So would this be like a friendly competition?
Yeah, in a sense. We’re like brothers – so, a brotherly competition. Seeing everybody come out with different sounds has been really exciting. I went to Louis [Tomlinson]’s house the other day and the first thing we were talking about was like, “Did you really realise how big what we just did was?” And we kind of both just sat there – there was nothing really said, but you could tell we were both thinking, “That was some mad sh*t, dude.” And it was! You don’t even realise until you come out of it and look back. The success we saw was how many people would turn up at a concert. And then seeing other people selling out these venues, select groups of people, and we played there so many times – like the Rose Bowl three times in a row. That’s nuts! But even when you read it in the paper, like “the world’s biggest boy band” – we did something that was “the world’s biggest”. It doesn’t really matter what it was. Like, if I made the world’s biggest orange, I’d be quite happy about that, you know what I mean? You can’t top that.
You’ve made your mark on the world.
Exactly – it’s like a small legacy. Even though I’ve got another tiny bear-shaped legacy in the background as well. I think it’s nice.
So you still hang out with Louis. How has your relationship changed with the One Direction guys?
A little while back, I gave a piece of advice to [American girl group] Fifth Harmony in a magazine. When you give advice, it’s sometimes something that you need to listen to yourself, too. I said: “Go away for a while, recollect and regather yourself, and then go and meet people again with your newfound presence.” And I like that, because I went away and the person I was in the band, I’m not him now. It was all right to be that person then, but now, I need to be something totally different. Even going to see Louis the other day – it’s nice to meet people and have them see how you are now, because you can understand all the things you might have done wrong or the things you might have regretted doing. You can say, “I’m different now, so whatever that was in the past, we were different people.” We got on well in One Direction, but there were times when we didn’t. Certain members fell out with each other sometimes, but it would always come back round. So, I don’t ever think that I won’t be friends with these people for life. But I think it’s important in anything that you can think about everything you would have liked to change about yourself and then grow.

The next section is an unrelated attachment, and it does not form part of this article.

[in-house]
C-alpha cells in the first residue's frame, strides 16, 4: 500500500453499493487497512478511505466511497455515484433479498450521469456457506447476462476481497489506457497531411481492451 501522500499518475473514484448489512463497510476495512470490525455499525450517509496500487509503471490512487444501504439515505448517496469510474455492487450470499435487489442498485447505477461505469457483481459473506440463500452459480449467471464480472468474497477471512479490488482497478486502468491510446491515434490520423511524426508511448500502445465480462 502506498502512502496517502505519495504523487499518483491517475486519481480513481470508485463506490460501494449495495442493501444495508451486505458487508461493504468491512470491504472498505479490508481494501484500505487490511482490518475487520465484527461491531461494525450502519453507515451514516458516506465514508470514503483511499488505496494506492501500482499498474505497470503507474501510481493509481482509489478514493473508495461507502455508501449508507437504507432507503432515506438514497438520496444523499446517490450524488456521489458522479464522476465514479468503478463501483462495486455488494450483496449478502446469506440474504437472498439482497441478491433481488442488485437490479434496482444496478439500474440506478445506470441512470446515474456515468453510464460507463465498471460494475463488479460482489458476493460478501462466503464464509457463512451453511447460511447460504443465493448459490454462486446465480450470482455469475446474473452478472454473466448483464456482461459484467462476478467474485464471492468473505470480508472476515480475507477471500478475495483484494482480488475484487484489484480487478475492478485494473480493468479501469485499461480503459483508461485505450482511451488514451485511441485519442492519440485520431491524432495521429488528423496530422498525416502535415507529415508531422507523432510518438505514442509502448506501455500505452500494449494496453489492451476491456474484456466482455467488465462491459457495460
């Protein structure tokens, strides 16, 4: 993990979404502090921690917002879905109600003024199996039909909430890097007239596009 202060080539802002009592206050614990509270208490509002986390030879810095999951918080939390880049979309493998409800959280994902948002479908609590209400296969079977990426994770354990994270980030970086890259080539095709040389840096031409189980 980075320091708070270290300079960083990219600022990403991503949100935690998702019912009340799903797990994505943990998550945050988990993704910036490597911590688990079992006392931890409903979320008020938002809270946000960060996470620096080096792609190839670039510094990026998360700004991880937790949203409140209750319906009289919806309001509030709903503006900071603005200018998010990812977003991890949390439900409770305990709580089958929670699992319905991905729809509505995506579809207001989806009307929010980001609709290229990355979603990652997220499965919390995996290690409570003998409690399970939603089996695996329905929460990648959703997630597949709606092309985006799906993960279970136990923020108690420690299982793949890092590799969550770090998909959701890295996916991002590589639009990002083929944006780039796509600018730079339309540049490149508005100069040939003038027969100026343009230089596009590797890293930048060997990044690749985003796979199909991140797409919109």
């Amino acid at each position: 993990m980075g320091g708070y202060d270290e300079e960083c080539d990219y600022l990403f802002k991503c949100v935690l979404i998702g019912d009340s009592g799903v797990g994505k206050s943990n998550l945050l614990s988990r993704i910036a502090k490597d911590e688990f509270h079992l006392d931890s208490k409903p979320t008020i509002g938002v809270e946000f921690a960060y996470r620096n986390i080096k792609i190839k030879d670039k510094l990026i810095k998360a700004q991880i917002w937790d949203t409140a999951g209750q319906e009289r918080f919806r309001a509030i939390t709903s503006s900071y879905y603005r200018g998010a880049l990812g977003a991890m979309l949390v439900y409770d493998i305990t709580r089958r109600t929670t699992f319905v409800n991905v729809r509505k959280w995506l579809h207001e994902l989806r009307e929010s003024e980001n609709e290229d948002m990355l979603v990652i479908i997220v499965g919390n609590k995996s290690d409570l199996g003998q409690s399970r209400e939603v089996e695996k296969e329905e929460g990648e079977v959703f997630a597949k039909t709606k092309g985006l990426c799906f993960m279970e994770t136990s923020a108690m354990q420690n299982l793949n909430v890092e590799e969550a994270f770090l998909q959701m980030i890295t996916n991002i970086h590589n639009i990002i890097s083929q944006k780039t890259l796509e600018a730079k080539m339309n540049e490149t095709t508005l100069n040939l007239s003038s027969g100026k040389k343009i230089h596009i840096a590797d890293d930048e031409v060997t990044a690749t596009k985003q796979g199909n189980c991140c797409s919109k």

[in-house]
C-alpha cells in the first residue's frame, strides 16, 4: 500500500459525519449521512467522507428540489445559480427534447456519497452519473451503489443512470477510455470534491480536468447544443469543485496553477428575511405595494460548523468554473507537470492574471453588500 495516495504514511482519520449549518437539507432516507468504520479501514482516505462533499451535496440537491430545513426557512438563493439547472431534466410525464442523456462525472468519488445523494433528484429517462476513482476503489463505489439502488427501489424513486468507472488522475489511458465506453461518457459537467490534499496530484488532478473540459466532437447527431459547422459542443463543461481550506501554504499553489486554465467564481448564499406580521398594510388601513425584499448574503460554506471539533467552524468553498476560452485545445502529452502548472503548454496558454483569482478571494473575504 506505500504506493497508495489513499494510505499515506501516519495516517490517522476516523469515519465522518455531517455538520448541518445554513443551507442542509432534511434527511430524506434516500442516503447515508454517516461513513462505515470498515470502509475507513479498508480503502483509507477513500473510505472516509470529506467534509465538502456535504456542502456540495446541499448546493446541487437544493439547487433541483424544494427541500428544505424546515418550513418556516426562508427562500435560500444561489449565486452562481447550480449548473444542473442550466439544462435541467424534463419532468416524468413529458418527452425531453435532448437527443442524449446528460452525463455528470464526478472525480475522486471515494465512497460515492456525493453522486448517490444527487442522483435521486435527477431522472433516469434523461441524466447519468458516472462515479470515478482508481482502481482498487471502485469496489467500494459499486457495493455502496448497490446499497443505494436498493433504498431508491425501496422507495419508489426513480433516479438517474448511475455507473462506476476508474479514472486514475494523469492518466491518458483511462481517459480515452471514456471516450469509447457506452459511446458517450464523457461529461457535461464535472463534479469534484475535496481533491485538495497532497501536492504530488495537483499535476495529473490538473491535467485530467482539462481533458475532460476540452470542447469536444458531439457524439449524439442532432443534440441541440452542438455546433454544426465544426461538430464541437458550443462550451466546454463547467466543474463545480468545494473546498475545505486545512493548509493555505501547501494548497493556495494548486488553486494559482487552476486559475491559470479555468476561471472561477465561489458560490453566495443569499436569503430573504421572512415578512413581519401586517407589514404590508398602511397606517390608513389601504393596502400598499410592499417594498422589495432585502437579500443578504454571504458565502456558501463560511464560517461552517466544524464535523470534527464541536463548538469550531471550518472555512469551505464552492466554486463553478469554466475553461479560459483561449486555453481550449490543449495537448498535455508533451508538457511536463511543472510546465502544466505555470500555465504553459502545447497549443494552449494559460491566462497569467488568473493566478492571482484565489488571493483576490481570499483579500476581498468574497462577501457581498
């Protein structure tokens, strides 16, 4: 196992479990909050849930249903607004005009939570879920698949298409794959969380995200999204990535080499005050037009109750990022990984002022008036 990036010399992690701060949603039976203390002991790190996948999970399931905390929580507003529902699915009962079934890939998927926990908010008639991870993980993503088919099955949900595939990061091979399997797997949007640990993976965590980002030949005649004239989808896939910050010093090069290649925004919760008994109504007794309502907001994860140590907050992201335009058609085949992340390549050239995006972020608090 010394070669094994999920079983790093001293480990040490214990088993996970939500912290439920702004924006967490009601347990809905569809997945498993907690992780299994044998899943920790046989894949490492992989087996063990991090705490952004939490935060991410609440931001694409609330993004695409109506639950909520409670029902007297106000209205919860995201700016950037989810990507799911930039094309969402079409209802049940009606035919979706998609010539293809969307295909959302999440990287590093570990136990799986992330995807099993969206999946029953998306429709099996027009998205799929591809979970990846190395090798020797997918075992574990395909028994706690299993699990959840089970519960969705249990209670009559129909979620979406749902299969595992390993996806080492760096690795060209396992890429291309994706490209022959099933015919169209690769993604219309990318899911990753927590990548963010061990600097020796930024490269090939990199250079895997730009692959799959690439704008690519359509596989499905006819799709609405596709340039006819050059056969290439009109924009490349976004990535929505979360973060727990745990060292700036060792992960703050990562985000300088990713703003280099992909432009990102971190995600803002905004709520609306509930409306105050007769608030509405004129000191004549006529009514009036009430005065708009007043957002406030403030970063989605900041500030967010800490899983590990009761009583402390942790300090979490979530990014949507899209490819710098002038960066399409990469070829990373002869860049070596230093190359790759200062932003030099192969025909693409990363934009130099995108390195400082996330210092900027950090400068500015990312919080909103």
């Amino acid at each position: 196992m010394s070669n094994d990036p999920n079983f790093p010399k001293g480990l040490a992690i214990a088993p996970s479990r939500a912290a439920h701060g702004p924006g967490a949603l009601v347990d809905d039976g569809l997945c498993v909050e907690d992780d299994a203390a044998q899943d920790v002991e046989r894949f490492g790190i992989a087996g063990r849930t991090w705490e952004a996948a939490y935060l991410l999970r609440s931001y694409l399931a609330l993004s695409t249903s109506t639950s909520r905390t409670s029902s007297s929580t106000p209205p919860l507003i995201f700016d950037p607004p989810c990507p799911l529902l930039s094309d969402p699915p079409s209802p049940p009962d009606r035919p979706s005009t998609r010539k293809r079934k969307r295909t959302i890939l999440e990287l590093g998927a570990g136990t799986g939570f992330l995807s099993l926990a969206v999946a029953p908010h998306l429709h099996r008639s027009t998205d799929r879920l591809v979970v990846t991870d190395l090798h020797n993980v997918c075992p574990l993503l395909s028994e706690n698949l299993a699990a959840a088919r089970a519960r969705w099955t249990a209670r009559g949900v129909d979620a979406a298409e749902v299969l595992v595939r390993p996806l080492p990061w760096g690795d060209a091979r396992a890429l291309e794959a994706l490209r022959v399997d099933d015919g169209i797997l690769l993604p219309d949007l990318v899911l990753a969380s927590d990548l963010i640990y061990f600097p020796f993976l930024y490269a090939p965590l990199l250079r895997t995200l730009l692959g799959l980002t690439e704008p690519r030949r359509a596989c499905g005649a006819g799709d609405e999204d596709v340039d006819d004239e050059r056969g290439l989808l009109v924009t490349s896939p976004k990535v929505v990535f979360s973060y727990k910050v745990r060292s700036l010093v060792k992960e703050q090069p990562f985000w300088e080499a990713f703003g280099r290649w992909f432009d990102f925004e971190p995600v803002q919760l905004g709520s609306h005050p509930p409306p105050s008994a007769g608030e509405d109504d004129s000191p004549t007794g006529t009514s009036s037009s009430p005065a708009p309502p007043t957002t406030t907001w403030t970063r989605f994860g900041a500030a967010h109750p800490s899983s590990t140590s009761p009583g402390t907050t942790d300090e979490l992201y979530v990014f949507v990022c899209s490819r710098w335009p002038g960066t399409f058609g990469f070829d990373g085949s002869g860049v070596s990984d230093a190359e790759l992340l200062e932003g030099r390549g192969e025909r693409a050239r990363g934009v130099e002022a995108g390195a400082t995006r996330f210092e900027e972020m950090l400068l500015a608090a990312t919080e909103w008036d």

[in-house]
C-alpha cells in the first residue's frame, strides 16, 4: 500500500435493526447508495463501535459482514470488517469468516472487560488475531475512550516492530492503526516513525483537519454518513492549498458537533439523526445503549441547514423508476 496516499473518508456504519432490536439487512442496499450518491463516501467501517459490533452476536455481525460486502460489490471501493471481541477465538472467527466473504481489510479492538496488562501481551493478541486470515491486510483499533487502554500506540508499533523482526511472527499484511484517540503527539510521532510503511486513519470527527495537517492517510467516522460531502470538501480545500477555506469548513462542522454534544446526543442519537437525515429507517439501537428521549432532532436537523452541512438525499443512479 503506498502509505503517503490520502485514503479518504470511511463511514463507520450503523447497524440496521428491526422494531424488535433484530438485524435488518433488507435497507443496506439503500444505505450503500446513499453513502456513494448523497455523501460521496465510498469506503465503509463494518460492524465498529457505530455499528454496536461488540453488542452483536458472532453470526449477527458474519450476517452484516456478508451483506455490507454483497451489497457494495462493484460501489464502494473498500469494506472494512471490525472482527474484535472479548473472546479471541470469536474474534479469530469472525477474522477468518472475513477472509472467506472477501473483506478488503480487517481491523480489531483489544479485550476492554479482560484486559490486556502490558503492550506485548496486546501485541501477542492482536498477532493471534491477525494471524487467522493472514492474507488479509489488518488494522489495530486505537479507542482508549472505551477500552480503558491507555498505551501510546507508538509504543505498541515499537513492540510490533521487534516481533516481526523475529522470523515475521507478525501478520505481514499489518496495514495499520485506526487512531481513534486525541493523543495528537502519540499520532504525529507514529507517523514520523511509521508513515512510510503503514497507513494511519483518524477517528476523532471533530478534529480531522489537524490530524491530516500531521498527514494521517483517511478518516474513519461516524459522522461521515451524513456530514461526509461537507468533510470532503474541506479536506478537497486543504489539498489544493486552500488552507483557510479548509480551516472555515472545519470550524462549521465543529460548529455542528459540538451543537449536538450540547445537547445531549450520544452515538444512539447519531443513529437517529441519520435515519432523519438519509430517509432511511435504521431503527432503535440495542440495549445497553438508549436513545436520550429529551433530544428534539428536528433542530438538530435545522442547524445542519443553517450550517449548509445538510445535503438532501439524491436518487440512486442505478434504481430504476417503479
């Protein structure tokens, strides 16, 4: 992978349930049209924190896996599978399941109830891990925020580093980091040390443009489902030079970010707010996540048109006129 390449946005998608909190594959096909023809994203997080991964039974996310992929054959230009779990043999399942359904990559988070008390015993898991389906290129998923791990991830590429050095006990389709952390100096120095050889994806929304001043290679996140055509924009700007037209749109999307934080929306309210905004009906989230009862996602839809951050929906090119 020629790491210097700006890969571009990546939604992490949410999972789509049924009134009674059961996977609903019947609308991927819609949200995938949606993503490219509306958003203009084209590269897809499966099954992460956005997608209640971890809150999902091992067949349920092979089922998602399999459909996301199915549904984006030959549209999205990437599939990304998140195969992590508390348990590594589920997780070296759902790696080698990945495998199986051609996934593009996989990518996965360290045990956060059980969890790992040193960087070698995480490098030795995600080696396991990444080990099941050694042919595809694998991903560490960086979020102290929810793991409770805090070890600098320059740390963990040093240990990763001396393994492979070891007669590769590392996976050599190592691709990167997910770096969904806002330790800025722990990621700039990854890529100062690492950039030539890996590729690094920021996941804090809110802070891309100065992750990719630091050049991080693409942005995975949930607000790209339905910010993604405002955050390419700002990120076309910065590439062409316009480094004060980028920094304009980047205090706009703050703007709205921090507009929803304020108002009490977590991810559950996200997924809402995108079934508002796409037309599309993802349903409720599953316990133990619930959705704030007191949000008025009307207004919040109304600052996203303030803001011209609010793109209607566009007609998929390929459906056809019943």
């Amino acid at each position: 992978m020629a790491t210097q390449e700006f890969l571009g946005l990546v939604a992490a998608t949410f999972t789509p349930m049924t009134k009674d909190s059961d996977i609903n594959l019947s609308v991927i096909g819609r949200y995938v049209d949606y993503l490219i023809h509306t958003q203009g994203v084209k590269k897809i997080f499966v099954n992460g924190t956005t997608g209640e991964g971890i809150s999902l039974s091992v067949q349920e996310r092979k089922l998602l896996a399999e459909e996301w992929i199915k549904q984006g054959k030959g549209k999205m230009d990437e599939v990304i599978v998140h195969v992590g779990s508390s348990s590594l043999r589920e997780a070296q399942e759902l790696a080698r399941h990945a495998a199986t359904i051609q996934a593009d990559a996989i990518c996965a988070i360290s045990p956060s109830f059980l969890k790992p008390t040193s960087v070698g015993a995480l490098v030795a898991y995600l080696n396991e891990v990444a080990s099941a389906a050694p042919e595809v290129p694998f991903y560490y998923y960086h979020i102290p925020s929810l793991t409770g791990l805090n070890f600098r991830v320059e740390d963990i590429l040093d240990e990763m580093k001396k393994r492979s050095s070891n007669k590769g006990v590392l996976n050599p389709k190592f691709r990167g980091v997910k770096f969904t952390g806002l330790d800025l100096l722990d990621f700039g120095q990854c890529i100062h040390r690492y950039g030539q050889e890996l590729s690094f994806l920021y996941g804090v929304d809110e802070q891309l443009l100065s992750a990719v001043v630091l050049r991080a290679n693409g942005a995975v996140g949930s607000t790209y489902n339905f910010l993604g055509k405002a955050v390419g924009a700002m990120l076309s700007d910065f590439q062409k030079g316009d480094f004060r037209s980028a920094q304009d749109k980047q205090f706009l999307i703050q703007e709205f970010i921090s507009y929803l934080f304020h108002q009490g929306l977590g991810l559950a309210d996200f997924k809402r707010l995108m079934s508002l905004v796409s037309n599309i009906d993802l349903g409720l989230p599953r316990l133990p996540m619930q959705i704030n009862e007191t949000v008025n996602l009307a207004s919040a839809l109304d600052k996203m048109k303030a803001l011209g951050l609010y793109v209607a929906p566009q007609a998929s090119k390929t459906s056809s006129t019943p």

How would you describe yourself then and now?
Fame made me a little bit nuts and distracted me a lot from the person I was. And it pissed me off in the end, because it was like, “You could have been this guy, but you chose to do this.” Nobody really knew anything about me. I put on a front that wasn’t really me. But now that I’ve had my time away, you slowly, naturally become the person you were before you started, but with a lot more knowledge. So I feel a lot more myself than I ever did before, rather than being a part of something and having a part to play or treading on eggshells around someone. And when I sat back and thought about all the silly things I might have said and done wrong – not that I have any regrets, because I think whatever happened, happened – I think that now is the time to not be that person. I remember the day we finished, because of the place I was in, I was quite happy that we had a break. I said to the person with me at the time, “Thank god I don’t have to play that person again for a long time.” It was exhausting and I couldn’t keep up with myself.
A year ago, you had a son, Bear, with your girlfriend, Cheryl Cole. How has life changed since?